We took a break, had some tea, and then did a bit more sketching before calling it a day.  I took the bus home, a nice, warm bus.



Sketching an MGB

A tradition in my wife’s family is a late night party on December 25th.  This is relevant to today’s post because an inevitable result of this get together is that my wife and daughter sleep in the next day – which is today.

I got up this morning, sat around reading for a while and then decided to take advantage of the situation because the continual holiday scurry has been limiting my sketching time.  The near constant rain and high winds haven’t helped much either.

I started looking through some of my photos and came across a photo I’d taken at the end of a sketching day in Berthier, Quebec.  We were leaving the park and, in the parking lot, there was a gorgeous MGB (I think) so I took a photo of it with the thought that I’d like to sketch it.  That’s what I did this morning and it sure felt good to do a more formal sketch, even if it was from a photo.  I’ve probably done a dozen smallish quick-sketches over the past few days but while snacks are great, sometimes you need a meal.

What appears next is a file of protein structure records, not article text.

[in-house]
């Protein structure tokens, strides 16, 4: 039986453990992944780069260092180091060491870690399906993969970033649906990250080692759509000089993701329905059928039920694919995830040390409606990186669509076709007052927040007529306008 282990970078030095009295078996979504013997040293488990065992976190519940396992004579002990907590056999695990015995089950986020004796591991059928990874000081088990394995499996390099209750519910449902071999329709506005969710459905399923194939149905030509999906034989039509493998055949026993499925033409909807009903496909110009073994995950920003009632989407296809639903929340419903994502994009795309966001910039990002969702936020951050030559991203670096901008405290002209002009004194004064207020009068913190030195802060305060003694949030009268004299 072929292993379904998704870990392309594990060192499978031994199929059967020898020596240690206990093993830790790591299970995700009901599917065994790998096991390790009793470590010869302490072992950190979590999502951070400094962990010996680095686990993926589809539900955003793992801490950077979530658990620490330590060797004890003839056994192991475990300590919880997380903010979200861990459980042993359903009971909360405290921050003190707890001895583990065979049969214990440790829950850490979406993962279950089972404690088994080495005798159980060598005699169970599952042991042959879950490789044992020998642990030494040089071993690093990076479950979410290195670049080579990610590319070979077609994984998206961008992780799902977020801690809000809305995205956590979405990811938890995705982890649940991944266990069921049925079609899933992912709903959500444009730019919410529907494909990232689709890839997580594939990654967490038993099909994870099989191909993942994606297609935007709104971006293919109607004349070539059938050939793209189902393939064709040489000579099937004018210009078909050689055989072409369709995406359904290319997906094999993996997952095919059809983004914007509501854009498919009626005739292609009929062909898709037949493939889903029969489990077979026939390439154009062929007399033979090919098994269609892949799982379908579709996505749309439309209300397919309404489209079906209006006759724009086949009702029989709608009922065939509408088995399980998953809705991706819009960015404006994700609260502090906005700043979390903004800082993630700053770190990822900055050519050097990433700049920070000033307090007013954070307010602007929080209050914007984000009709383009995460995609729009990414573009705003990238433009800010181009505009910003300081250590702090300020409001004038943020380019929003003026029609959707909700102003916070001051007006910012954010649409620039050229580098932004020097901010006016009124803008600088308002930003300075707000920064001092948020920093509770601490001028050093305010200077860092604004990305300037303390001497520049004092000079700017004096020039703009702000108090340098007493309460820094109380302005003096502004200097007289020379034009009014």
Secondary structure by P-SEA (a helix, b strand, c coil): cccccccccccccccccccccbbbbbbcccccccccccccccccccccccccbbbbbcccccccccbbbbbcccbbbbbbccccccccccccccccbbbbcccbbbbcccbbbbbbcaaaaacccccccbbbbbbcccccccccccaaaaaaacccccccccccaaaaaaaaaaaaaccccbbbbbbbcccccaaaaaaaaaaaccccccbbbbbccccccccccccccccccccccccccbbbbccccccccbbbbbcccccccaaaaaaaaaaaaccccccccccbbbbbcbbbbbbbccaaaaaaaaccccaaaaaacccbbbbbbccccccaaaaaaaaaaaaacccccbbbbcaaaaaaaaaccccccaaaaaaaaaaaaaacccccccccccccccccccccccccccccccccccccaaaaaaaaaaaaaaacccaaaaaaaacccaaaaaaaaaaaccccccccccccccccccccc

This was done in a Stillman & Birn Delta sketchbook (6×8) and, for a change, I used a Uniball Vision Fine pen rather than my more typical fountain pen.  It’s always fun to change it up once in a while.  Watercolors are Daniel Smith and, once again, I’ve told myself that I need to learn something about wielding a brush.  I’ll do that ‘real soon.’

yellow MGB

Stillman & Birn Delta (6×8), Uniball Vision Fine pen.